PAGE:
The GX7 looks and feels like a very good camera: that much is obvious straightaway. It's not quite up to the same standard as the benchmark set by the Olympus PEN E-P5, but it's an eye-catching camera that handles well.
Veterans of the G series who have appreciated its compact nature may be disappointed to find the GX7 is noticeably larger than previous models – it's more akin to the Fujifilm X-E1 and Sony NEX-7 in size now – but we don't think that's a bad thing considering the extra, enthusiast inspired features on offer.
A fact signified by the proliferation of external controls on the camera. Despite having a touch-screen LCD, the body of the GX7 is littered with manual controls. These include four programmable function buttons based variously around the body, as well as a dedicated AF/AE lock button combined with an AF/MF switch.
The rear of the camera also features a 4-way set of controls that offer quick access to ISO, AF, Drive and White Balance, with a menu/set button sitting in the centre.
But the real highlight addition is the inclusion of dual control dials on the front of the camera and on the rear. These allow for quick control over imaging settings while shooting, and complete a comprehensive control set-up.
Panasonic quotes some pretty impressive AF figures and the GX7 meets them. Indeed, not only does it match them, but it continues this impressive performance even in difficult and low light conditions – a level of performance that is at least as good as its rivals. It's incredibly fast and more than earns the 'Light Speed AF' tag it's been given.
The AF performance is further aided by a new 'Pin-point AF' mode features a magnified area around the AF cross-hair for extra precision.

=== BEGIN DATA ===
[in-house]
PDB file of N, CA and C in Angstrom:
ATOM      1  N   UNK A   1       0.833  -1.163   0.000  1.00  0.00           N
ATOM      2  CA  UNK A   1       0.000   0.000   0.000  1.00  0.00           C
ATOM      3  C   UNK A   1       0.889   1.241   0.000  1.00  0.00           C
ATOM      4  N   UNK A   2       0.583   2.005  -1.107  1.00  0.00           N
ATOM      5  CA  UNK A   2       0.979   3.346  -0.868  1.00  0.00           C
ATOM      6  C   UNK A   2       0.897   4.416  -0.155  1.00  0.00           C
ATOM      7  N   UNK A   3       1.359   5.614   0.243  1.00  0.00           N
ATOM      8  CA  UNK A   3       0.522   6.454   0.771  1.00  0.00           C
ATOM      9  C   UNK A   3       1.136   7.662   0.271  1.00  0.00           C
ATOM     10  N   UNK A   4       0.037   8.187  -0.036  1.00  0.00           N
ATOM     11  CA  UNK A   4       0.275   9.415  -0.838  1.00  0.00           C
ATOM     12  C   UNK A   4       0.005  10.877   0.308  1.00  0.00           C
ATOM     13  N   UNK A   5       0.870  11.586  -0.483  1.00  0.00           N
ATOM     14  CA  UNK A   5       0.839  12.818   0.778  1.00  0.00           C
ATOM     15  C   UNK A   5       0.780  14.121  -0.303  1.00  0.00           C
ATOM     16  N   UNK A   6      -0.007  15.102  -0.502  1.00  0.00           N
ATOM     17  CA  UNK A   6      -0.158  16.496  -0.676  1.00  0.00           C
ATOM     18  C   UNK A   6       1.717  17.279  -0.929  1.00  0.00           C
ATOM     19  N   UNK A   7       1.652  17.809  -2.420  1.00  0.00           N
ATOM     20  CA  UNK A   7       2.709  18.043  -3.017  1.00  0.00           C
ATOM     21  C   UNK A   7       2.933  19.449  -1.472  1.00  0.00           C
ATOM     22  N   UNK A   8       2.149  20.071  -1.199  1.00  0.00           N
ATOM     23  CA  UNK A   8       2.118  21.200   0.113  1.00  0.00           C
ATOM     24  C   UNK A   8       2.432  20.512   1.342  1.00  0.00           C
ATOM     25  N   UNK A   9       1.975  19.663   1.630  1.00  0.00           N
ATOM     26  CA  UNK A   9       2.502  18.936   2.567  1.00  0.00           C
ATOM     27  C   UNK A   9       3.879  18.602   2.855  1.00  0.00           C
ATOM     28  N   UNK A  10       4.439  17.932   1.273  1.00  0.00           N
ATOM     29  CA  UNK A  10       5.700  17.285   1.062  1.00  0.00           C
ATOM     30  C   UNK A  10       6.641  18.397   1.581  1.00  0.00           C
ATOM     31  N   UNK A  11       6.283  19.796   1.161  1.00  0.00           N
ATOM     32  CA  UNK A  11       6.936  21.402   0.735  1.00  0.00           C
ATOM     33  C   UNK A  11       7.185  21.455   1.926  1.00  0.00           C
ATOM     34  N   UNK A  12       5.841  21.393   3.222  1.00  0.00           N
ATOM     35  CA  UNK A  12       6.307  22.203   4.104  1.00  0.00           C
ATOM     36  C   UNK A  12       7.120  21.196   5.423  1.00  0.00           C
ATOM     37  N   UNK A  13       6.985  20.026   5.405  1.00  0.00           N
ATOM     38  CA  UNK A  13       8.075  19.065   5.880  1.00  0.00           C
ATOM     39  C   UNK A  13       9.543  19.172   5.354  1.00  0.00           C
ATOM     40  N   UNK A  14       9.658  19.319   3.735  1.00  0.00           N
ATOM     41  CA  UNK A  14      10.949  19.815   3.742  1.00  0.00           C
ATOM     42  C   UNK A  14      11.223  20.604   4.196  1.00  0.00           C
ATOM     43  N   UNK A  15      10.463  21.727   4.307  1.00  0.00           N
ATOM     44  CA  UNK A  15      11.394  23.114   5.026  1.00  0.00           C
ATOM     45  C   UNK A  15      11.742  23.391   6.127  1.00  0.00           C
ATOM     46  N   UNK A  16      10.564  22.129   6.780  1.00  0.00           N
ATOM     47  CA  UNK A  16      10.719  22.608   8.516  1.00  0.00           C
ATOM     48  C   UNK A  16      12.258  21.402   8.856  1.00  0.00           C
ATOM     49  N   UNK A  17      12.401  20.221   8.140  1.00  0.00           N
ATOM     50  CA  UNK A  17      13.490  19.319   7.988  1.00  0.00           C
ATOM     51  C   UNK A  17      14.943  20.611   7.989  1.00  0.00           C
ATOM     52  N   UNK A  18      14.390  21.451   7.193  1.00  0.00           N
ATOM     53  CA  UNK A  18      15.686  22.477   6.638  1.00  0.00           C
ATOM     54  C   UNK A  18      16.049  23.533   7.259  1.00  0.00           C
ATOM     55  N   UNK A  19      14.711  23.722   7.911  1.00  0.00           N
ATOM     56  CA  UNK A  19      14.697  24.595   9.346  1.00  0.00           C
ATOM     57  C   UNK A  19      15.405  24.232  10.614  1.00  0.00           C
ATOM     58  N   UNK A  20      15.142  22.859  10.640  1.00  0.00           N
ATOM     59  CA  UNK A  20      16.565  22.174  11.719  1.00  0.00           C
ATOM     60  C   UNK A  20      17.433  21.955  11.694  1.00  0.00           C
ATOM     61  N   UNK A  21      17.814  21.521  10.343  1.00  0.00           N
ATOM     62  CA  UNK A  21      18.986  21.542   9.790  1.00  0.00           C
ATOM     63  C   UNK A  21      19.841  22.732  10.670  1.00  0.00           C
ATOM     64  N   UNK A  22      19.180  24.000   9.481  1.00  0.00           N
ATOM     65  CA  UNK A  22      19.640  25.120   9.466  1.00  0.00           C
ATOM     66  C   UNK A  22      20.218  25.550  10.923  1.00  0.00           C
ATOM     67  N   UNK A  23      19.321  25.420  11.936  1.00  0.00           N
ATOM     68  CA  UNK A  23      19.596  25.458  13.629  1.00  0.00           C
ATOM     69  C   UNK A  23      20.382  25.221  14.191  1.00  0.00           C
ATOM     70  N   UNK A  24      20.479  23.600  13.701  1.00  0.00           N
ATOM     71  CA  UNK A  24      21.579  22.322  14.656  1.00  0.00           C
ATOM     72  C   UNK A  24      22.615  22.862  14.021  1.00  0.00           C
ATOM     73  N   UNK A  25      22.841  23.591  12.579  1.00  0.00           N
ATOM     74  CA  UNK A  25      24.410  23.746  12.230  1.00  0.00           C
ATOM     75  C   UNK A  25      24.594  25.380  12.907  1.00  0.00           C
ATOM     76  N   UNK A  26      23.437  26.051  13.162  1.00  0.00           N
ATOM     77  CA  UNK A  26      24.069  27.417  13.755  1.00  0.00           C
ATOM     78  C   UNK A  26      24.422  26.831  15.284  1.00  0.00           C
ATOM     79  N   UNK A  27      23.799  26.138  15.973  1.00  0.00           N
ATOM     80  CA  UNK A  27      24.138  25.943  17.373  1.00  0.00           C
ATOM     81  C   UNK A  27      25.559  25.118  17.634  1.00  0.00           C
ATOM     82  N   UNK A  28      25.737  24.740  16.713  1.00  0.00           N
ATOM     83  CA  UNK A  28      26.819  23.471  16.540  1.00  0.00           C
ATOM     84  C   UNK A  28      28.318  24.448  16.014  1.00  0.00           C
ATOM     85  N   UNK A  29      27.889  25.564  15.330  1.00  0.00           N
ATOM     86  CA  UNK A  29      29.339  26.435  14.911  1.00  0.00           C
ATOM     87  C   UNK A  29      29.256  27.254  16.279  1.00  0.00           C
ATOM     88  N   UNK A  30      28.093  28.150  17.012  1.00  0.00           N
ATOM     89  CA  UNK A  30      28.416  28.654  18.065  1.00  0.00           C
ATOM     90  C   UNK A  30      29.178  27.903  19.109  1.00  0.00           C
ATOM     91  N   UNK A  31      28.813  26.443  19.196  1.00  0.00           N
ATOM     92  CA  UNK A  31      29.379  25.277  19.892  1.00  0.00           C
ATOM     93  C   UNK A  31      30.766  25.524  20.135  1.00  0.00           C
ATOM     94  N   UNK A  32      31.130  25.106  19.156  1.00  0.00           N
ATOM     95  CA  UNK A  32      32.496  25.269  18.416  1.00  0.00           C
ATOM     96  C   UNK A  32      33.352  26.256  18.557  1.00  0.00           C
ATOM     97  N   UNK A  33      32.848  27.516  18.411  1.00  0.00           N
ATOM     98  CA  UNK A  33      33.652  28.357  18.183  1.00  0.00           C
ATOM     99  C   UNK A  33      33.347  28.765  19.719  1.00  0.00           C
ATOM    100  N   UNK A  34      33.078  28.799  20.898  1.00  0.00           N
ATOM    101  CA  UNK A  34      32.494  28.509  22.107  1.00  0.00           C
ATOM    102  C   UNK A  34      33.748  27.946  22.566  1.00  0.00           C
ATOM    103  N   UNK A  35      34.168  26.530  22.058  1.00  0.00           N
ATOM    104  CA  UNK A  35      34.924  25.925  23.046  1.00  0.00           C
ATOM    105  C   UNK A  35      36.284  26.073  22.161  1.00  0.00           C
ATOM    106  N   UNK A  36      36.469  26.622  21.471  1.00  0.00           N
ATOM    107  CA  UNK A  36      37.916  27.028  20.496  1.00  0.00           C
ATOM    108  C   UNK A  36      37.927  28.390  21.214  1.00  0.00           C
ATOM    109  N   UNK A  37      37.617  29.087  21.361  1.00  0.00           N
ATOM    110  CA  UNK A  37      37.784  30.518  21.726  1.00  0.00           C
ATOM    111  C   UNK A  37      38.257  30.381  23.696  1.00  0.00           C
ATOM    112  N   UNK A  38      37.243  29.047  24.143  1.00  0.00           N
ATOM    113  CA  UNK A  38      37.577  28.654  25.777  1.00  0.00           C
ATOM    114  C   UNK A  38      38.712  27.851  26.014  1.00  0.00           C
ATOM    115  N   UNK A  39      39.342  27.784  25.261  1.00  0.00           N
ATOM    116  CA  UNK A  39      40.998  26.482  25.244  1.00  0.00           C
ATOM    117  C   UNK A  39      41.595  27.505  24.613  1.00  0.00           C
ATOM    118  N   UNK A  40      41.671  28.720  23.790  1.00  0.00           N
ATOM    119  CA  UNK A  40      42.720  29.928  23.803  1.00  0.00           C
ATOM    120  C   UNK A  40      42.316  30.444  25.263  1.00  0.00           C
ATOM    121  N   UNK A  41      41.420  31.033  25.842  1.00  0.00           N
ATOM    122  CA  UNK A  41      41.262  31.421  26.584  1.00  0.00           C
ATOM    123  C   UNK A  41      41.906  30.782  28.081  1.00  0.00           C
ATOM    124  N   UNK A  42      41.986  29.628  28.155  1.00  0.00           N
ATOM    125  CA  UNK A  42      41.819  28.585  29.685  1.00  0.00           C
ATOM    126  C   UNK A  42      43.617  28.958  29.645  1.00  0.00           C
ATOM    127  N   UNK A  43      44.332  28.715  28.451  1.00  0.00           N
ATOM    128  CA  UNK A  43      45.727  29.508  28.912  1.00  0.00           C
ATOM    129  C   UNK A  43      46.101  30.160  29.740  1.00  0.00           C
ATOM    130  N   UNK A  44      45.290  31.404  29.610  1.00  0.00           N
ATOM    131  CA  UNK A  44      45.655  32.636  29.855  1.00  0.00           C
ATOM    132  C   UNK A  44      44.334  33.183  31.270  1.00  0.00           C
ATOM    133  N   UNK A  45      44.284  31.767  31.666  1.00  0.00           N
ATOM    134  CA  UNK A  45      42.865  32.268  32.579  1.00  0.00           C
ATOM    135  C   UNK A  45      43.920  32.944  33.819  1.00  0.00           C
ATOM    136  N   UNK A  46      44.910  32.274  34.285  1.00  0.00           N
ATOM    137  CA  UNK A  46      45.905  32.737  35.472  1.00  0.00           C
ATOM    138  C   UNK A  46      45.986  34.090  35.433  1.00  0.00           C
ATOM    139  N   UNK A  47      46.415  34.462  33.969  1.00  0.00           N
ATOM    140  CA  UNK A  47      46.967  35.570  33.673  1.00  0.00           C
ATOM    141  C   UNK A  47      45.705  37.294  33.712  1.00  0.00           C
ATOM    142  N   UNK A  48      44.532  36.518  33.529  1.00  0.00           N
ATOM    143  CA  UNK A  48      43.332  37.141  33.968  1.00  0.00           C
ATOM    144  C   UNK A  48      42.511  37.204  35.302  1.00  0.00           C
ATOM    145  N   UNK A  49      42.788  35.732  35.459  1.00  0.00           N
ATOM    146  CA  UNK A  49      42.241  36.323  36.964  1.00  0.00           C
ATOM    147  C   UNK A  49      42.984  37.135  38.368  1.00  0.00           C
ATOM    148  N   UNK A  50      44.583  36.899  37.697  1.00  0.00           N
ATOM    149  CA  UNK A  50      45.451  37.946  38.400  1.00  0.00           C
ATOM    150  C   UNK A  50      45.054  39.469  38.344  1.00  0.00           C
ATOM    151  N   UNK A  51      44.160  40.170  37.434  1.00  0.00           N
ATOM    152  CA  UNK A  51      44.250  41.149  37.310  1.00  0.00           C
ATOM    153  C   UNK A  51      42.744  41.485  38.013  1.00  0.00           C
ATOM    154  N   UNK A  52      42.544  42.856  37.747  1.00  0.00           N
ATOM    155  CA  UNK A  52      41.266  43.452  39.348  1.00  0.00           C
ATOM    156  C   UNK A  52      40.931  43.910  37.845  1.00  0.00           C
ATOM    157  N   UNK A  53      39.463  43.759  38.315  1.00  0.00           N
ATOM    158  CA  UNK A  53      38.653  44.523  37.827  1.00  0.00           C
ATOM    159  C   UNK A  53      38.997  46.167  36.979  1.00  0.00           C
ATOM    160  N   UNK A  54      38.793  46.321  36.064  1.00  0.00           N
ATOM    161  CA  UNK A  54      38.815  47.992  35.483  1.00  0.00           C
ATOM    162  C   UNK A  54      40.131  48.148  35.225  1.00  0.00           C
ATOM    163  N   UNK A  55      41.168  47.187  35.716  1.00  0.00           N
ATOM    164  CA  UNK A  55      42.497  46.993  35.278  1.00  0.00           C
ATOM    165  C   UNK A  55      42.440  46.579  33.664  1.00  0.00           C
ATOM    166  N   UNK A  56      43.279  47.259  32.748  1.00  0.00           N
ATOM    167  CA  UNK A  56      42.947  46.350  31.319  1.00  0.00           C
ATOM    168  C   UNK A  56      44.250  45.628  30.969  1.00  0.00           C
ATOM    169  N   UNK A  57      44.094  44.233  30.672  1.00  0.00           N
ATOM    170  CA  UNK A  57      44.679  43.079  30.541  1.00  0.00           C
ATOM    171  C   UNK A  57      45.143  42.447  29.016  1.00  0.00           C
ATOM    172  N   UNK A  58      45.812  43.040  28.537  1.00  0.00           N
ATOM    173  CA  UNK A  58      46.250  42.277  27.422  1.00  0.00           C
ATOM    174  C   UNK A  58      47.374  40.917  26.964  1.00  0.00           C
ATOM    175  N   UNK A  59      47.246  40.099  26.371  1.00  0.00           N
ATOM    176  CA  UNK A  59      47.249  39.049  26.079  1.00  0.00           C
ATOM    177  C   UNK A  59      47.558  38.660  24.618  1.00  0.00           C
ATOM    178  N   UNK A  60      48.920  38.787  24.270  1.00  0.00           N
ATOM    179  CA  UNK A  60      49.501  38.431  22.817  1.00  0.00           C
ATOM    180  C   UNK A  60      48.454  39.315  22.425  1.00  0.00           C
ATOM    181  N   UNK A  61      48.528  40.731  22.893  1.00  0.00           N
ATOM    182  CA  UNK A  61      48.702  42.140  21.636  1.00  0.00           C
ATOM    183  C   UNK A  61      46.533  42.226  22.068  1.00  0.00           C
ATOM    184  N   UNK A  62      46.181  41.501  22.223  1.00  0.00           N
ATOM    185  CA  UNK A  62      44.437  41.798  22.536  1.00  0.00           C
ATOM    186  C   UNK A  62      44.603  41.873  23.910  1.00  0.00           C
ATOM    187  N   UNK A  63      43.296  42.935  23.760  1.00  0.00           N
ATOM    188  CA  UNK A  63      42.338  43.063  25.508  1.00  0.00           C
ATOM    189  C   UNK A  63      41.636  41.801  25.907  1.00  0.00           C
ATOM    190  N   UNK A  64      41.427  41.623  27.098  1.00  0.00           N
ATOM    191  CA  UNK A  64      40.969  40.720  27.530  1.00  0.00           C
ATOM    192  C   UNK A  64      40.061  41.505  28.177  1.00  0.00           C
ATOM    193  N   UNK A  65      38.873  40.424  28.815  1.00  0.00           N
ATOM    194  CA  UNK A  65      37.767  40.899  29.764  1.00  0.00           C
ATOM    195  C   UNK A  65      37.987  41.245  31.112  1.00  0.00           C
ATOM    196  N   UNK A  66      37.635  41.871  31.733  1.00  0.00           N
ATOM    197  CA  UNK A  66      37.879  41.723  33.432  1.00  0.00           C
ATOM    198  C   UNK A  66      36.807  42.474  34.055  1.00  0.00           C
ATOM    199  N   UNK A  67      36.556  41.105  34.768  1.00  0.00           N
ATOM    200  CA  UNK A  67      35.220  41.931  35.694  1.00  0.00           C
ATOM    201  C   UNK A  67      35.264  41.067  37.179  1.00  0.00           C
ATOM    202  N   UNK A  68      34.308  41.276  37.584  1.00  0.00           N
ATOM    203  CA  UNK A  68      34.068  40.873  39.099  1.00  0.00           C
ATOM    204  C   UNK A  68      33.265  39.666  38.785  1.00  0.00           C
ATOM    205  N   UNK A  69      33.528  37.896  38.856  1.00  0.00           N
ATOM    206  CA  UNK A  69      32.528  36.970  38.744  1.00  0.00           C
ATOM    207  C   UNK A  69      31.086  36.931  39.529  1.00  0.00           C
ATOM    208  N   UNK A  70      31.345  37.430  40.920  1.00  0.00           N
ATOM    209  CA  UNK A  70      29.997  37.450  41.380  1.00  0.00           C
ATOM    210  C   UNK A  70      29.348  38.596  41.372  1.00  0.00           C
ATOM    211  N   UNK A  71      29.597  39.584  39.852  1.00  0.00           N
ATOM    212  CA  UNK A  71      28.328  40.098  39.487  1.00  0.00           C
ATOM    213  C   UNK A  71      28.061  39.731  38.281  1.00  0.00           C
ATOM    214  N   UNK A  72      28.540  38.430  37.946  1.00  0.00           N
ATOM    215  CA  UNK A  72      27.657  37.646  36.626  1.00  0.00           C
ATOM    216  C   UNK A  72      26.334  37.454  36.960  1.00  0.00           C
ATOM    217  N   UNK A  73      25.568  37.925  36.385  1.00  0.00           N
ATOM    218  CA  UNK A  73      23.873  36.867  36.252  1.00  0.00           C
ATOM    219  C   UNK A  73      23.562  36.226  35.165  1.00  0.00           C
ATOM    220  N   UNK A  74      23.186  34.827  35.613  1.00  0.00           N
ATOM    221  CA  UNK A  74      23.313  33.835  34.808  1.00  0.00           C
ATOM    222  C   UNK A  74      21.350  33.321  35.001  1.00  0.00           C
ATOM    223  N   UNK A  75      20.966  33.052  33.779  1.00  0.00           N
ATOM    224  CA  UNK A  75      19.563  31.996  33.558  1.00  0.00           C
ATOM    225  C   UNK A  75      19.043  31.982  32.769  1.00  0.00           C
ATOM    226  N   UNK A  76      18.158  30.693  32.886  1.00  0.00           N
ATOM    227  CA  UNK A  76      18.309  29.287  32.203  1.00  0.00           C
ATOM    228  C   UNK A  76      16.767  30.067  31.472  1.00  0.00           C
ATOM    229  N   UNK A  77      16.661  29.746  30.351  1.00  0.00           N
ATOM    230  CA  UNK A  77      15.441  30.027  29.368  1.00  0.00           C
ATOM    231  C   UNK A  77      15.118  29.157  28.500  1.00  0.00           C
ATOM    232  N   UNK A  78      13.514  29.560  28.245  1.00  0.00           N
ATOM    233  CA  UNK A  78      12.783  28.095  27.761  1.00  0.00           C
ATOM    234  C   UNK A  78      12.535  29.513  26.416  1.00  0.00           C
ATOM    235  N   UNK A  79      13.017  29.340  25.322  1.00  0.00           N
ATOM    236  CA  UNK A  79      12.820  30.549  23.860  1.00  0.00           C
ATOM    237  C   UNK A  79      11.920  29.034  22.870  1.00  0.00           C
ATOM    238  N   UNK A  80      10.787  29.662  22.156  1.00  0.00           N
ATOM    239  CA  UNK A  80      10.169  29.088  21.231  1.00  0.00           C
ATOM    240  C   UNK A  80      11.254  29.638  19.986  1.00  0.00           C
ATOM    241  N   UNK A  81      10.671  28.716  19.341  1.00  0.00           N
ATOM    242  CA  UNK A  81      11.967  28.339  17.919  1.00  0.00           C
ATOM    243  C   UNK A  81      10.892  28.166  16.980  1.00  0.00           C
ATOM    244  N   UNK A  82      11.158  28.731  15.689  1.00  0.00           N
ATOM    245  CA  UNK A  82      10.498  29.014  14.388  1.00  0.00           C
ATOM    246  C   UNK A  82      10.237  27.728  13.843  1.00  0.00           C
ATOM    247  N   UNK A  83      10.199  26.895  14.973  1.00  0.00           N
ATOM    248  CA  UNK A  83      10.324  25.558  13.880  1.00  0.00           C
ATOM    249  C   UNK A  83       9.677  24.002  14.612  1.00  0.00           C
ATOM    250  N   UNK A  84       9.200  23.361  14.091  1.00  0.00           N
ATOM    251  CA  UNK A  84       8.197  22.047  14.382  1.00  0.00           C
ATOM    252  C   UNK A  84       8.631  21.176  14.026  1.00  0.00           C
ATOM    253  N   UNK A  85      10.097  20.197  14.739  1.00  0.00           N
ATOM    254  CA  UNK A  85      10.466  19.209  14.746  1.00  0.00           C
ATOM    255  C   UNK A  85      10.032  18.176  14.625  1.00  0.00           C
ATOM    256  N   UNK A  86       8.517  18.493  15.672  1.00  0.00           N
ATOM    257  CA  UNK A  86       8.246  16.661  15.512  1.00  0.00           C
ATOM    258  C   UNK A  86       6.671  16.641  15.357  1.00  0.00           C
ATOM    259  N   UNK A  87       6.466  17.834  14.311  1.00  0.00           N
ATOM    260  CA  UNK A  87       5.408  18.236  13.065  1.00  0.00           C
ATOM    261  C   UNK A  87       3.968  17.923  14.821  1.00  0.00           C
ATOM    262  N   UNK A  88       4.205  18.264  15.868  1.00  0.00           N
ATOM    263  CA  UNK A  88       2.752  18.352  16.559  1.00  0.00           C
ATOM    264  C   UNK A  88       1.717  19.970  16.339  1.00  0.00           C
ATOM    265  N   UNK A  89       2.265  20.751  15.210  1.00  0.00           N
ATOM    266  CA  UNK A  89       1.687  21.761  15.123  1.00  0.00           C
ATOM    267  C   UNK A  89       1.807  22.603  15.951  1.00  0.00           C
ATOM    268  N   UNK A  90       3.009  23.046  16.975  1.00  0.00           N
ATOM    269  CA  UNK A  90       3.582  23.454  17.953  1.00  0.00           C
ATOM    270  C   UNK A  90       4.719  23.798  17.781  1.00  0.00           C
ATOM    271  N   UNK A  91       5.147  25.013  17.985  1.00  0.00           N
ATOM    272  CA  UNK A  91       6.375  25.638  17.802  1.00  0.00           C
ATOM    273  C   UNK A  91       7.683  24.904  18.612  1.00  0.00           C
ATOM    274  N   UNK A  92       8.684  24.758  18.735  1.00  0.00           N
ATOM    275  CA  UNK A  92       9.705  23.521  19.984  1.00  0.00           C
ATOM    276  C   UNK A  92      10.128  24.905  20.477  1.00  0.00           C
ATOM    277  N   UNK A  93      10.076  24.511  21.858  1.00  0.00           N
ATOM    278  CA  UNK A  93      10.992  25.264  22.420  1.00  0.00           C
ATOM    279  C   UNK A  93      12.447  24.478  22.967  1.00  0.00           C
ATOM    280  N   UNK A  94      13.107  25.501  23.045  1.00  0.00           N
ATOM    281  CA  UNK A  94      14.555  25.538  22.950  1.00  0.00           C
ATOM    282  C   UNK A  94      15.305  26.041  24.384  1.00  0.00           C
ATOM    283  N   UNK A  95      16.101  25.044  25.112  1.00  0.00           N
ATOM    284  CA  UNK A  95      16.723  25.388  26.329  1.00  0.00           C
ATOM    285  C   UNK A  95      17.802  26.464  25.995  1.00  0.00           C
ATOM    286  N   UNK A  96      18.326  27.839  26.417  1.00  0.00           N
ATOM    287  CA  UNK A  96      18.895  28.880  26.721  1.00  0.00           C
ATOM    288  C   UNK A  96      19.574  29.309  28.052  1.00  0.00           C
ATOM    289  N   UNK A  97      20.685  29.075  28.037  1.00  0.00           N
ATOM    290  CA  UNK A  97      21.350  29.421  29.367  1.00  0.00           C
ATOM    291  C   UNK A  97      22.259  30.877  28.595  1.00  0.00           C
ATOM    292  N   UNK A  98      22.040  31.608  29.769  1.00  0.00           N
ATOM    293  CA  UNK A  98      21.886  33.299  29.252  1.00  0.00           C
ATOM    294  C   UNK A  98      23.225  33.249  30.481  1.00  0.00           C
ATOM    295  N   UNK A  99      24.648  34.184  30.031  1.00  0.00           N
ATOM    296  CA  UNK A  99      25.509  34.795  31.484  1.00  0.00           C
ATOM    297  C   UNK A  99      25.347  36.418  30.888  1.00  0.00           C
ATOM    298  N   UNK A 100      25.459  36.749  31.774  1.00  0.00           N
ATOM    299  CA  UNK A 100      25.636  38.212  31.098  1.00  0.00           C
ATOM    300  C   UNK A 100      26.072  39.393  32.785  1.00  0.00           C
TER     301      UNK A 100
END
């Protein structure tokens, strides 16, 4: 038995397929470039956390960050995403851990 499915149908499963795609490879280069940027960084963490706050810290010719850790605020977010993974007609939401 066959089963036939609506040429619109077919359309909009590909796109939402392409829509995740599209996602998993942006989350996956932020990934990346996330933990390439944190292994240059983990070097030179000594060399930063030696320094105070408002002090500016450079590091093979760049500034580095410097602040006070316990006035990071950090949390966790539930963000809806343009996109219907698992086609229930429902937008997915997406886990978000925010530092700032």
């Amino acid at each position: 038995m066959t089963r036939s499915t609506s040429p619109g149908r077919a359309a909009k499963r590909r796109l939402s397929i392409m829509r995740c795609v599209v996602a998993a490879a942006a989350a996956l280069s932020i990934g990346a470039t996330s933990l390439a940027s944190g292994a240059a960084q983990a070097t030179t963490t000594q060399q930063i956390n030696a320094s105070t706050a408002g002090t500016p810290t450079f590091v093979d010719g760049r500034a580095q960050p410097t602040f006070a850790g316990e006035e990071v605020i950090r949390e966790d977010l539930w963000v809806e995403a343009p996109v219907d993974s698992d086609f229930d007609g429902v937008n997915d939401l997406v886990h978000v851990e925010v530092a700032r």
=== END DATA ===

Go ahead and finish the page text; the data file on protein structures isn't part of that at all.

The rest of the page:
And the screen is absolutely stunning. The 1040k-dot resolution delivers outstanding clarity, while colour rendition and fine detail is also impressive. The capacitive touchscreen is one of the finest, most accurate screens we've used on a CSC. It requires only the lightest of touches, and can be used to touch select your focus point and even activate the shutter. This, combined the plentiful manual controls, gives you ultimate flexibility to shoot as you please.
Our only minor gripe with the screen is its hinge mechanism. It's not as flexible as other cameras with vari-angle screens, while the 3:2 aspect ratio of the screen doesn't match the native 4:3 resolution of the cameras sensor. This means there are black bars down the side of images on-screen. The problem remains, albeit reduced, when shooting 16:9 aspect videos. It's more of a grumble than a genuine cause for alarm, but Panasonic seems to have settled for a halfway house between the two that satisfies neither.
However, the GX7 operates at its best when you combine the touchscreen functionality with the dual control dials and the numerous programmable ‘Fn’ buttons around the body. The combination of all of these controls makes the GX7 a very refined camera to shoot with.
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A fact helped no end by the impressive built-in EVF. Like the LCD screen, it's both bright and clear, offering a crisp rendition of the images you're both looking to capture and then review. The fact that the EVF can be tilted at 90 degrees for an unconventional shooting angle is no doubt a pleasing features as well.